Lately I’ve been reading One Vast Winter Count: The Native American West before Lewis and Clark by Dartmouth history professor Colin G. Calloway. On some level I had always known that the conquest of the Americas had been brutal in the extreme, but passages like the following tend to numb one:
General Cardenas, however, claimed to know nothing of the peace and adhered to his orders to take no prisoners. He ordered stakes driven into the ground at which to burn the Indians. Seeing the fate in store for them, the Indians fought desperately to escape. Spanish infantry drove them off, and Spanish cavalry rode them down. Castaneda said there were two hundred prisoners; other sources suggest the figure was closer to eighty. At any rate, “none escaped alive except a few who had remained concealed in the pueblo and who fled that night.” (p. 139)
The conquistadors retaliated with brutality: at a pueblo called Puaray Espejo had thirty Indians burned alive when the villagers refused to feed his troops. (p. 144)
Males over age twenty-five… were sentenced to twenty-five years in slavery and were to have their right foot amputated… Two Hopis, visitors to Acoma at the time of the assault, had their right hands amputated and were sent home as living examples of the punishment meted out to those who resisted Spanish power. Such “theater of terror” was familiar to Spaniards and Moors but new and shocking to Pueblos. (p. 149)
In 1655 Fray Salvador de Guerra caught a Hopi named Juan Cuna in “an act of idolatry.” The priest whipped him until he was “bathed in blood,” then drenched him in burning turpentine. (p. 170)
Whatever hold the Franciscans had over the Pueblos, their authority eroded in bickering with Spanish civil authorities… Governors accused friars of abusing their positions, whipping Indians who refused to attend mass and raping Indian girls even as they insisted that Indians follow strict new codes of sexual behavior. (p. 171)
The French and English weren’t much better (see also “pitchcapping“).
Hopelessly outnumbered…, the Foxes offered to surrender. They dropped more than three hundred children over the palisades in an effort to touch the hearts of the Indians in the besieging force, “calling out to them that since they hungered after their own flesh that all they had to do was eat of it and quench their thirst with the blood of their close relatives, although they were innocent of the offenses that their fathers had committed.” The besieging Indians received the children “with open arms,” and the Sauks provided safe refuge for them, but the French ended further communications by keeping up a continuous fire on the fort… The French were determined to exterminate the Foxes.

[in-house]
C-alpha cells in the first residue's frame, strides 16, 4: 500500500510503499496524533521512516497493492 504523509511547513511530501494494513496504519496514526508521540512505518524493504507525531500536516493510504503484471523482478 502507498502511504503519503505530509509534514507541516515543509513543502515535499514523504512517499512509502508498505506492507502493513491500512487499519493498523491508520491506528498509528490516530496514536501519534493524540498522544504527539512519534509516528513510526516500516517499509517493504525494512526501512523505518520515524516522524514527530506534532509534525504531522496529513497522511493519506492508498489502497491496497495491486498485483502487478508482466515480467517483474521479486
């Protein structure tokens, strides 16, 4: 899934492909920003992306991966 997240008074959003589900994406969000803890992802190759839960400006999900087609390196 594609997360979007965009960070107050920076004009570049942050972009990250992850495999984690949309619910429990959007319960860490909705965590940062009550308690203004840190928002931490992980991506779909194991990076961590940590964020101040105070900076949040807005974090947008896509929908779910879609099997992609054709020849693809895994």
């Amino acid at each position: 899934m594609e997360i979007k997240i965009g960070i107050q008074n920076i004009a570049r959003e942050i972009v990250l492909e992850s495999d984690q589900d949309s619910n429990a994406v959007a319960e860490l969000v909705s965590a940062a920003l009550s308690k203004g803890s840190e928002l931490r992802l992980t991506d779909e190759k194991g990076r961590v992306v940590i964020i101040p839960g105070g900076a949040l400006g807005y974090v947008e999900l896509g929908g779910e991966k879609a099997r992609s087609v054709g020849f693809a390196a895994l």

A week later…, the Foxes attempted a desperate breakout under cover of darkness during a violent thunderstorm. The cries of their children alerted French sentries, and the French and their Indian allies easily caught up with them the next day… Two hundred Fox warriors and three hundred women and children died in the slaughter. Captured warriors were tortured and burned at the stake. (pp. 323-4)
The English-American colonists used similar tactics to exterminate their enemies (see Pequot War).
We have come a long way. The U.S. government does torture people, but burning people alive is truly of a different order than waterboarding. Nor do most European governments today use genocidal strategies such as exterminating whole tribes and mass rape (but see Bosnian War).
What the history of the American conquest reveals is that ideas of liberalism and toleration are more endogenous to institutions and development than the latter are endogenous to ideas. Western ideas remained barbaric and inhuman, at least relative to those of the Indian “savages,” up until quite recently. (I am not giving any quarter to romantic “noble savage” myths either; Indians were quite capable of bloody warfare both against Europeans and among themselves.) The rapid economic development of western Europe and the neo-Europes had more to do with the fact that Europe was politically divided, both among several polities, and internally between church and state, than with any pre-existing ideas of liberalism. Liberalism came about because of the openings created by regime incoherence and competition, as well as the smoothing effects of trade. Materialist explanations of civilizational change seem to have much more going for them than idealist explanations.